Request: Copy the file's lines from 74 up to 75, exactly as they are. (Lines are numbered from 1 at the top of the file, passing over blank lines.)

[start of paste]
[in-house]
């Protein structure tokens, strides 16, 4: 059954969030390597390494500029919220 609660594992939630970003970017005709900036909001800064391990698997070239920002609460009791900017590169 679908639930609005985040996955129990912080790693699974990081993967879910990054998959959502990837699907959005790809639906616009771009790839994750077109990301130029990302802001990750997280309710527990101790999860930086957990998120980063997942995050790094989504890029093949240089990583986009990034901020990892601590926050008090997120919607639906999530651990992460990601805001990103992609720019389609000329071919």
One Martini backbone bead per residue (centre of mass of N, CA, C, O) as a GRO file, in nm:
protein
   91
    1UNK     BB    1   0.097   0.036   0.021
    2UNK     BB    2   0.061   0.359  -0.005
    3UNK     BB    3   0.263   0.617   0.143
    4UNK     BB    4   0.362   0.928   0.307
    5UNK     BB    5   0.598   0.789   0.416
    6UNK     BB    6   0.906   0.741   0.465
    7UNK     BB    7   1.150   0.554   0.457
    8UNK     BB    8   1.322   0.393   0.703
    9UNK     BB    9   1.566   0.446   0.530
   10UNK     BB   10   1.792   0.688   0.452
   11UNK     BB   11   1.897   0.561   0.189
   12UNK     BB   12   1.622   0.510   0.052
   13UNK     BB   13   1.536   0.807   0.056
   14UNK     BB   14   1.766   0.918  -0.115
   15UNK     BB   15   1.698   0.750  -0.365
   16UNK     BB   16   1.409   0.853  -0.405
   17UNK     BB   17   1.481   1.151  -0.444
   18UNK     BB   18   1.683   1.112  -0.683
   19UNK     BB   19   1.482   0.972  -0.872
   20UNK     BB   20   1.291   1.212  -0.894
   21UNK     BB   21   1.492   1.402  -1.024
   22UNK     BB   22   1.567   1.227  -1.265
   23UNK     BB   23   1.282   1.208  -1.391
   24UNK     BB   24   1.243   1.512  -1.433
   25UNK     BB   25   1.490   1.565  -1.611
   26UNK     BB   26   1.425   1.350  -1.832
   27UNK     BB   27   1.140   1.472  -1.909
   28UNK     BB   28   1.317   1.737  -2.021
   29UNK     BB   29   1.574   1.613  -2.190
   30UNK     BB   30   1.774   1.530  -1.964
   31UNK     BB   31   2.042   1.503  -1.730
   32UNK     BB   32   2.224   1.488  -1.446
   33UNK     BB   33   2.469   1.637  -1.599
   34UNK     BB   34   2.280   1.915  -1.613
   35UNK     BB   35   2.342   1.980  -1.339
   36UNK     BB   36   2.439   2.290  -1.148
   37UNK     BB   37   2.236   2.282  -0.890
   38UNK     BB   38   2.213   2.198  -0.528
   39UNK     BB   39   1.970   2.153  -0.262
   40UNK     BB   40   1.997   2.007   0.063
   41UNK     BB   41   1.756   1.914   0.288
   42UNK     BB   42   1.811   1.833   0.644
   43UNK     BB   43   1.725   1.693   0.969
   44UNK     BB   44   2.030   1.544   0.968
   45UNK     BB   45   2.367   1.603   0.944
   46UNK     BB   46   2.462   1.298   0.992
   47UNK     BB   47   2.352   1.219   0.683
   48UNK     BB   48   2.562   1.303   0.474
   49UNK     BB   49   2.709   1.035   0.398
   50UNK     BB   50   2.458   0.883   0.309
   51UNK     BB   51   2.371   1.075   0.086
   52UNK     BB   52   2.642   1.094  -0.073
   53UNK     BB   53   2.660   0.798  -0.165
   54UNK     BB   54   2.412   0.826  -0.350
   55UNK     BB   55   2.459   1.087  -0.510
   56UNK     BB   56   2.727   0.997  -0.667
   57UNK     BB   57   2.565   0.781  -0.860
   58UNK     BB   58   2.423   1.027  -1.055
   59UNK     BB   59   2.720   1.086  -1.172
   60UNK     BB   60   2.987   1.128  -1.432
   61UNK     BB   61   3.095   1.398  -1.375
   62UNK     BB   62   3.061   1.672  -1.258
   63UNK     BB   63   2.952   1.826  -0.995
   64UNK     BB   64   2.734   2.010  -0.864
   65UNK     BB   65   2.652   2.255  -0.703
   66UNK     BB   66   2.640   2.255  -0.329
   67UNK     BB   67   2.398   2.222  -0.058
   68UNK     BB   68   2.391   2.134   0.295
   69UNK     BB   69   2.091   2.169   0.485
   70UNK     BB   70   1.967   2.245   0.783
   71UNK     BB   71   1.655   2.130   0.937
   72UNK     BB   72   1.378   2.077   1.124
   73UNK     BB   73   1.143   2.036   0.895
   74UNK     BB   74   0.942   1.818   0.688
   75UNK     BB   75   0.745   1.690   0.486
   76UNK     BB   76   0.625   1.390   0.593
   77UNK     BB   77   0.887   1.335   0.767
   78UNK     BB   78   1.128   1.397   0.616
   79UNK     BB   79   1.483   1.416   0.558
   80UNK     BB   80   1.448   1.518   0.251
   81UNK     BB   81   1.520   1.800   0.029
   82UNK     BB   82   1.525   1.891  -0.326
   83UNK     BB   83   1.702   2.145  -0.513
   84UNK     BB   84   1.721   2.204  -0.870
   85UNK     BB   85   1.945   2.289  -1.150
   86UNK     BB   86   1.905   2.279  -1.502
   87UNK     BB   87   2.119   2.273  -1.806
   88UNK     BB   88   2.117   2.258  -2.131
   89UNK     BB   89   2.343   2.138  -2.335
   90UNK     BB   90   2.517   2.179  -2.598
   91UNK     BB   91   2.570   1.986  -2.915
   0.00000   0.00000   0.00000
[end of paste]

   69UNK     BB   69   2.091   2.169   0.485
   70UNK     BB   70   1.967   2.245   0.783